Press statement: Public’s support of sex workers is not reflected in Ireland’s laws and policies

Today SWAI marks it’s 10 year anniversary and reflects over the work we have done and the work we need to do. 

Kate McGrew, current sex worker and director of the Sex Workers Alliance Ireland (SWAI) says “Since its inception in 2009 SWAI have sought to bring an alternative voice to the discussion around sex work. The dominant narrative then and now has conflated sex trafficking, human trafficking and human smuggling with consensual sex work. We give voice to the real experiences of currently working sex workers because we ARE currently working sex workers. This voice has been sorely lacking in Irish society.”

She continues “Since 2009 we have grown, taken on staff, have a majority sex working board and hired a sex worker as a director. This means that the lived experiences and voices of currently working sex workers permeate every aspect of our work. We have direct contact with hundreds of sex workers each year and we provide non-judgemental advice on many subjects such as housing and health, provided paths to justice and signposted services. We have helped workers gain refugee status and guided some through the justice system, resulting in a 20-year sentence for a serial rapist. 

Since 2009 this country has gone through a recession which we are slowly climbing out of, and it has undergone a sea-change in social change, with same-sex marriage, gender recognition and abortion access being legalised.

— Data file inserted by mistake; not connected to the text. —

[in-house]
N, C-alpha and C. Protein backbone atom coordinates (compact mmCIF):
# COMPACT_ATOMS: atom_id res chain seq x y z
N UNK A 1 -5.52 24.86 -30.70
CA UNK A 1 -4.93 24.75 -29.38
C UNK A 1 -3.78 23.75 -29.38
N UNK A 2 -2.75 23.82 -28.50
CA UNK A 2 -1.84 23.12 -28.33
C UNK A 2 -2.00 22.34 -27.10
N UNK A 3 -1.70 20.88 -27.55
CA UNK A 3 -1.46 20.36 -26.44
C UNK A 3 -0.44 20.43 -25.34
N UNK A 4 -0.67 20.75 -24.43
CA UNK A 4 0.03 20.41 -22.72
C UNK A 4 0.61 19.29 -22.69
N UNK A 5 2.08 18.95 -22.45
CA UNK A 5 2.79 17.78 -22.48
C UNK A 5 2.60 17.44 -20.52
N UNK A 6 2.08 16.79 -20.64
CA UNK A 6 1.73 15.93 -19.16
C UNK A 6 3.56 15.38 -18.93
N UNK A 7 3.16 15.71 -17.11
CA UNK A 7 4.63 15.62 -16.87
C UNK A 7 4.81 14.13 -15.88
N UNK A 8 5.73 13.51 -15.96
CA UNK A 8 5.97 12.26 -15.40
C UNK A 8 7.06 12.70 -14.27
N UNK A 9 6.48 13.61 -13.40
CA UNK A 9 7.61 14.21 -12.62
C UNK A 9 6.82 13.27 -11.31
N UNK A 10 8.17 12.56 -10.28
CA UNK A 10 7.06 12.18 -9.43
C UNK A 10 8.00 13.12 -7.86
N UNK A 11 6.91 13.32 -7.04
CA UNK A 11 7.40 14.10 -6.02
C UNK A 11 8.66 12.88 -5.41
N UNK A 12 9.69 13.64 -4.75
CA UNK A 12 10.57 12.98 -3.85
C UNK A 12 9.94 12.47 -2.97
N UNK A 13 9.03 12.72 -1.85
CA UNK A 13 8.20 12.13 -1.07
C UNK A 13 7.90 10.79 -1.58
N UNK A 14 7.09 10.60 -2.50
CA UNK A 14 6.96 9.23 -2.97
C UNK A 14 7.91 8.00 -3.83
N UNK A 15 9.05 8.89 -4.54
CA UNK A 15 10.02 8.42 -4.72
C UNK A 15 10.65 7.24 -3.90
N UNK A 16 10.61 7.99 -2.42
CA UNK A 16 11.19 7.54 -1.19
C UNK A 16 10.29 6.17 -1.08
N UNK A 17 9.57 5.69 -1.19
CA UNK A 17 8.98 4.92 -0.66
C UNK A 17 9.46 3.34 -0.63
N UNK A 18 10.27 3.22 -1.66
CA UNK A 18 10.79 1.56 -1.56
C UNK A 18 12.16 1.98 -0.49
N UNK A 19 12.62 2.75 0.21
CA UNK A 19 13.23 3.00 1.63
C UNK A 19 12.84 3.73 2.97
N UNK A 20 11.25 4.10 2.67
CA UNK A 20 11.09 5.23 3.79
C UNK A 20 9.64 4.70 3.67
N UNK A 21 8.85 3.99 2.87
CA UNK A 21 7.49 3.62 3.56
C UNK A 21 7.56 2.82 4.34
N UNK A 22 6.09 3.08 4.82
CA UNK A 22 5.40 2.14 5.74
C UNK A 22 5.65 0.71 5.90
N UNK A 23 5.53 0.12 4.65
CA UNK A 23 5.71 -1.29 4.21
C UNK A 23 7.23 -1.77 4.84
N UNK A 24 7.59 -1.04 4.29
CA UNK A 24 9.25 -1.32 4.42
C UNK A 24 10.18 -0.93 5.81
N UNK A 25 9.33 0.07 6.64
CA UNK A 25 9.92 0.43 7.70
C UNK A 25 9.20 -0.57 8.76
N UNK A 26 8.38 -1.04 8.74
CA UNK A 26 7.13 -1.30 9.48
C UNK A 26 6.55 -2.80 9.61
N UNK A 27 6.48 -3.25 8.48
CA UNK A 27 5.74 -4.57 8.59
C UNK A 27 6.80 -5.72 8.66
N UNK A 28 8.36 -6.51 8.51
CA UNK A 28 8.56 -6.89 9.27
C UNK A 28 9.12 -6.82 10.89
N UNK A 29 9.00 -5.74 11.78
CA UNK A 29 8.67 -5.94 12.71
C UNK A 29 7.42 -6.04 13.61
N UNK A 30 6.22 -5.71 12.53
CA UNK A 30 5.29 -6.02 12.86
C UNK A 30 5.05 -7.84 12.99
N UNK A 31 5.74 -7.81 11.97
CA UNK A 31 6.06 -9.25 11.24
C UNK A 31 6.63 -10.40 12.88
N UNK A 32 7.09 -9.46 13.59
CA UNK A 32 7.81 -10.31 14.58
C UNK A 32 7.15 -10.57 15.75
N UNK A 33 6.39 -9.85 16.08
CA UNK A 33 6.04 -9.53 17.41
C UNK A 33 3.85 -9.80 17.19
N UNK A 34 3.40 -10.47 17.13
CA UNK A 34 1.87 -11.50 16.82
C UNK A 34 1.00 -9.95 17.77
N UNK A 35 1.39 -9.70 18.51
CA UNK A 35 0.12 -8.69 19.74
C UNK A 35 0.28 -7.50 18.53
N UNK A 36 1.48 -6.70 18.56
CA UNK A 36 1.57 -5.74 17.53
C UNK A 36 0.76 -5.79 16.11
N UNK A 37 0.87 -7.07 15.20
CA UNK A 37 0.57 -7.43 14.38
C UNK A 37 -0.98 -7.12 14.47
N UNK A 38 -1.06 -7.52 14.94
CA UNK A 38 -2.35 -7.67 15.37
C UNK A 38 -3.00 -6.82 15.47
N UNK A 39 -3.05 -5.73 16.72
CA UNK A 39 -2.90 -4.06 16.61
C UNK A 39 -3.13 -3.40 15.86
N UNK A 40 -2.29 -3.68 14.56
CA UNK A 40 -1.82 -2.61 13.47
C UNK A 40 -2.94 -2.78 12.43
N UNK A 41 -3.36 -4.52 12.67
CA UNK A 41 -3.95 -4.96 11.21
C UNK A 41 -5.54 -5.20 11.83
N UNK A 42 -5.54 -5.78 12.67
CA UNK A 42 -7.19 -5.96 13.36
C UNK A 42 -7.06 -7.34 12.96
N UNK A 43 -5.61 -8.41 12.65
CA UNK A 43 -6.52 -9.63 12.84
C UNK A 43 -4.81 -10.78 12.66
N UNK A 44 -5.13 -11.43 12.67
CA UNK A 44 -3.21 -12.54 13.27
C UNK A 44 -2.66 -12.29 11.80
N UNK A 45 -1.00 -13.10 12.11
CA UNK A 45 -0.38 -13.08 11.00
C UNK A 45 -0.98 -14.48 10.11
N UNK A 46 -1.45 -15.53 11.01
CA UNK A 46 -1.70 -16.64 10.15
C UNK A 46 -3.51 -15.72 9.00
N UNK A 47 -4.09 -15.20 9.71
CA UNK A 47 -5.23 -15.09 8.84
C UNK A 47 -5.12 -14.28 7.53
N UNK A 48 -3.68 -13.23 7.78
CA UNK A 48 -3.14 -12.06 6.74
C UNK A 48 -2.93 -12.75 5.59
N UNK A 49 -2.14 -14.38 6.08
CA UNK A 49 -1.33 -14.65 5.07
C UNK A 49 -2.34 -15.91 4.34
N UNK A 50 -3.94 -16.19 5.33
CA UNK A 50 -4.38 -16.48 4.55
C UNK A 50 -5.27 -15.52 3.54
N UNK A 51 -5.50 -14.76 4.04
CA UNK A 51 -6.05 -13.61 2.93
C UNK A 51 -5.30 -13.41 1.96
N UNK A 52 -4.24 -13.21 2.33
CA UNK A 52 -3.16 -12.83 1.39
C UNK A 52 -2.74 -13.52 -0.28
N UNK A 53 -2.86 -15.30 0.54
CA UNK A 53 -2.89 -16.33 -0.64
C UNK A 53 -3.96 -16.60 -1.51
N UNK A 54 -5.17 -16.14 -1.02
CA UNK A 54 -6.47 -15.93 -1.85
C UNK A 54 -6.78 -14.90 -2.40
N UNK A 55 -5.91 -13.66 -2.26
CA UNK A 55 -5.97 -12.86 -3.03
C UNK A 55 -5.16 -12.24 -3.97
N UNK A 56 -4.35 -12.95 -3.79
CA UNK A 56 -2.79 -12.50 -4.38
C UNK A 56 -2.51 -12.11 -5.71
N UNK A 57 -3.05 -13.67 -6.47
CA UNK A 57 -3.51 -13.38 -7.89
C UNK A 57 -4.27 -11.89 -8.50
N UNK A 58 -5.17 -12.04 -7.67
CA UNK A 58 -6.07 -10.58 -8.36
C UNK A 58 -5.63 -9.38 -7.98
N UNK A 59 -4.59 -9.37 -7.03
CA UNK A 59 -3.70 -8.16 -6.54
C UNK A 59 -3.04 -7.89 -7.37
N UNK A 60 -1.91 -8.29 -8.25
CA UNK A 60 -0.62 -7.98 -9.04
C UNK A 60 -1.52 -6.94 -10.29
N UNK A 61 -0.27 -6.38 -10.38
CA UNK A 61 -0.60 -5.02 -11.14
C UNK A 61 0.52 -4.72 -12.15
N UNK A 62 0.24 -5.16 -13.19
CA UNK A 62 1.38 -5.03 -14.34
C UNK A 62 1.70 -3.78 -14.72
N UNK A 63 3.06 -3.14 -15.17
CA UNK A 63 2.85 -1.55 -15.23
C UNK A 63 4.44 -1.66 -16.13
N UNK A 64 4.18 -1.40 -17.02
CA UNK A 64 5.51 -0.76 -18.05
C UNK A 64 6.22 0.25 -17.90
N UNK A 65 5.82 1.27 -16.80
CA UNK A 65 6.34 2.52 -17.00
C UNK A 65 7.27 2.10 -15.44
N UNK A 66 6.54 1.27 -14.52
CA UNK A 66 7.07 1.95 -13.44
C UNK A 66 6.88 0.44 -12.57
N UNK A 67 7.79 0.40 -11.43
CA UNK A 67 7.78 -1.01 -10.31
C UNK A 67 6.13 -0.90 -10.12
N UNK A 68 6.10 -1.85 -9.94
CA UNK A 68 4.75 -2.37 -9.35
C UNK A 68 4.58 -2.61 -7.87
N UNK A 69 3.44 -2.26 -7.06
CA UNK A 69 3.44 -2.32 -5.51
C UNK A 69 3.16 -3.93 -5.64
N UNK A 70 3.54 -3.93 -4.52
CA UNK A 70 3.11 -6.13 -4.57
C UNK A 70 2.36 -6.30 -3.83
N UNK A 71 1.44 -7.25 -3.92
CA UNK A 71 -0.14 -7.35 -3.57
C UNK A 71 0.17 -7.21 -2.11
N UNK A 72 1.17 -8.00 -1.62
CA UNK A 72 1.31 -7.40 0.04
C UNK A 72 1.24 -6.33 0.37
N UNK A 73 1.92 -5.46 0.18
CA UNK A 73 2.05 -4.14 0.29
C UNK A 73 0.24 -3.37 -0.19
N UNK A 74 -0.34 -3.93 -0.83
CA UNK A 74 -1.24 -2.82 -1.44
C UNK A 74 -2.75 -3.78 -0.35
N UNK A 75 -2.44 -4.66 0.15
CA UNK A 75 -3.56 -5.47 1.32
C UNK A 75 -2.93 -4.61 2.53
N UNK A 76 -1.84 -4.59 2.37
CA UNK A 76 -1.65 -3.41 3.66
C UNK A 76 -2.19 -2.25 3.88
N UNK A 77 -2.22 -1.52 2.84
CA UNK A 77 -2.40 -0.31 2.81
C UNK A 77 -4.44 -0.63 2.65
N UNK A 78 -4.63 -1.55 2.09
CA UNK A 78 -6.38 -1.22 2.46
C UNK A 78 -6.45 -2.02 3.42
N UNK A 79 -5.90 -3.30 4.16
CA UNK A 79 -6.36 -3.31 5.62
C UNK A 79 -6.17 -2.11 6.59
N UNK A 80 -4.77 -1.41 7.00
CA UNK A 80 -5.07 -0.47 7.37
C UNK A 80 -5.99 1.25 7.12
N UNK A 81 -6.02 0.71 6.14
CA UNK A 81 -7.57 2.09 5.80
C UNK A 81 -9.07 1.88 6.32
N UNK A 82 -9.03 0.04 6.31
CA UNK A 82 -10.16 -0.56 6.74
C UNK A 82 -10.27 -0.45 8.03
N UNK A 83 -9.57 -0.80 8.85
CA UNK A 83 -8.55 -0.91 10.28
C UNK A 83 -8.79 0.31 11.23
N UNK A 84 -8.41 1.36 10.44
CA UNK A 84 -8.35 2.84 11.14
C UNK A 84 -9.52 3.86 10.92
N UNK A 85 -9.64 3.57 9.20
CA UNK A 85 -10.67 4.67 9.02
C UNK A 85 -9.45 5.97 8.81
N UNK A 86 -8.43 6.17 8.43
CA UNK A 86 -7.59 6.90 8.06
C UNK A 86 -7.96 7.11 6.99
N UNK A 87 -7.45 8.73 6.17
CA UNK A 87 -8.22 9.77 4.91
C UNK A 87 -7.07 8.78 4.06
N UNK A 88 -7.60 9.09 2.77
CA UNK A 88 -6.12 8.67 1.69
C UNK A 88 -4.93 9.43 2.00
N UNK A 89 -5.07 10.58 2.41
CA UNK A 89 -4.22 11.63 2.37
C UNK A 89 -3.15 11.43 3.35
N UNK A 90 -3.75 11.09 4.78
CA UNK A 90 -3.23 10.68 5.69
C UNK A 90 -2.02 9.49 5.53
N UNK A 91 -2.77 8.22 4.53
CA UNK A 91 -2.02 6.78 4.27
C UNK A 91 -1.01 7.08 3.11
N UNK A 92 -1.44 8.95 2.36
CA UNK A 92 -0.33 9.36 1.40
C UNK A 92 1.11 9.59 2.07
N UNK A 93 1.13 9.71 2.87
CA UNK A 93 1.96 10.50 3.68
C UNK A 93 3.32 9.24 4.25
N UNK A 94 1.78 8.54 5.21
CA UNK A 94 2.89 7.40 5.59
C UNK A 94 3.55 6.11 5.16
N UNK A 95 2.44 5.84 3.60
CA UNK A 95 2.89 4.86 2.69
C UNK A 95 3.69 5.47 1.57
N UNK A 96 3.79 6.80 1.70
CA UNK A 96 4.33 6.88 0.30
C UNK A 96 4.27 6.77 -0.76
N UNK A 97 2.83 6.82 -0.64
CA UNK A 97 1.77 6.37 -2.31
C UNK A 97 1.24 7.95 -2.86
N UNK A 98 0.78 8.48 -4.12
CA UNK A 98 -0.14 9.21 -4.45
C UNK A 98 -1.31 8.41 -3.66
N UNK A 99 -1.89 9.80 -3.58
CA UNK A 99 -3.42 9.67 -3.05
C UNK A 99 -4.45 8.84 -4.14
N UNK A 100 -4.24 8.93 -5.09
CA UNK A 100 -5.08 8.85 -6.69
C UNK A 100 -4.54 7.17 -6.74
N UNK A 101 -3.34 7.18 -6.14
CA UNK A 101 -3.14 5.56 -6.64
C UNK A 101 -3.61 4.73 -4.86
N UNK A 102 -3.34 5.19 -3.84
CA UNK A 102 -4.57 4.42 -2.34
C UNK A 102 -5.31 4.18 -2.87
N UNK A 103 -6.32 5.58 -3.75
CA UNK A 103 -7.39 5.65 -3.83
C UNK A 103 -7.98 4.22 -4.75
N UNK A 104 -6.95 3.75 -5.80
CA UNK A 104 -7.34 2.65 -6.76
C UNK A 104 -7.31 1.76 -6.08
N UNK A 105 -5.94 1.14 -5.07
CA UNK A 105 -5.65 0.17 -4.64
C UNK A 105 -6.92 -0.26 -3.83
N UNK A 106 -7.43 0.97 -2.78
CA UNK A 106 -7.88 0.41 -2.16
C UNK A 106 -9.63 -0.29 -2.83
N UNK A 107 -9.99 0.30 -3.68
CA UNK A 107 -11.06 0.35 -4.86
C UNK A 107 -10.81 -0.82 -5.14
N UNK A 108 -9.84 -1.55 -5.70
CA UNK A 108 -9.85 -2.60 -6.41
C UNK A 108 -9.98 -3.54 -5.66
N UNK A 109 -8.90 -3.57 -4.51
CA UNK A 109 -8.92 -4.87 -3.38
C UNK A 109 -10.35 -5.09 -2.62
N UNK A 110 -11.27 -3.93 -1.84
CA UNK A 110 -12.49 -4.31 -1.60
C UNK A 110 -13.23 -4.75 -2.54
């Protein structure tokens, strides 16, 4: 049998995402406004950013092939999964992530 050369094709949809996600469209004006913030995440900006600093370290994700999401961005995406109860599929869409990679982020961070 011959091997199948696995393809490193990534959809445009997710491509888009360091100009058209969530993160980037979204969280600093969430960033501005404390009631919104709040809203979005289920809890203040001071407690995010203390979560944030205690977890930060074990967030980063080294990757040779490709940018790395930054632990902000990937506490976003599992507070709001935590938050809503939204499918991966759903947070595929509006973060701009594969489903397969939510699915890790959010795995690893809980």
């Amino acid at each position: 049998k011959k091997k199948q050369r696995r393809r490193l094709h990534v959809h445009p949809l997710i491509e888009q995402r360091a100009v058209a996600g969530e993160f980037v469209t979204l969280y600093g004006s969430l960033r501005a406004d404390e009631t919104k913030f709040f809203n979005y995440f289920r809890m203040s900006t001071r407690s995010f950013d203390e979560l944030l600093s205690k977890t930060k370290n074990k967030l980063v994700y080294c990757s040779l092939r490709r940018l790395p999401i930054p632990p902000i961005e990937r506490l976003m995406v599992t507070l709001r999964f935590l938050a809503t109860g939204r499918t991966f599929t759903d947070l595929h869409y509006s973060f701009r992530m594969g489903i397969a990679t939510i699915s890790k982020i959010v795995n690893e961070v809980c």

Unfortunately, since 2009 client criminalisation has been introduced in Ireland which has a detrimental effect on the safety of workers here. It was brought in with great fanfare but none of the promises that were made has come to pass and in fact, we have seen a 92% increase in violent crime against us. Trust in the Gardaí amongst sex workers has fallen even further. This month alone we have seen a spate of attacks nationwide. We warned that this would happen but we were not listened to.

Sex workers want to work together for safety but the laws in 2017 changed to increase fines for so-called brothel-keeping and added a jail sentence. In June of this year, our worst fears were realised when two migrant workers, one of whom is pregnant, were sentenced to jail for the crime of working together for safety. The judge acknowledged that they were not coerced into this work and there were no bosses, pimps, traffickers or clients involved.

Since the law was introduced only a fraction of the arrests have been of clients. Sex workers bear both the legal brunt and the burden of navigating this law with clients who are potentially more dangerous and much more concerned for their own safety than that of the worker.

In the 10 years since SWAI has started our organisation has gone from strength to strength. We have succeeded in adding a different voice to the sex work discourse and given a voice to this hidden population. In the 2020 review of the law, we must be listened to as the experts in what is best for sex workers. 

To mark our 10 years we are re-launching our website Through it we provide easy to understand information about sex workers rights, support after sexual assault and budgeting and money management. It will also provide up to date news and our press releases. 

#DecrimforSafety #SupportSafeSexWork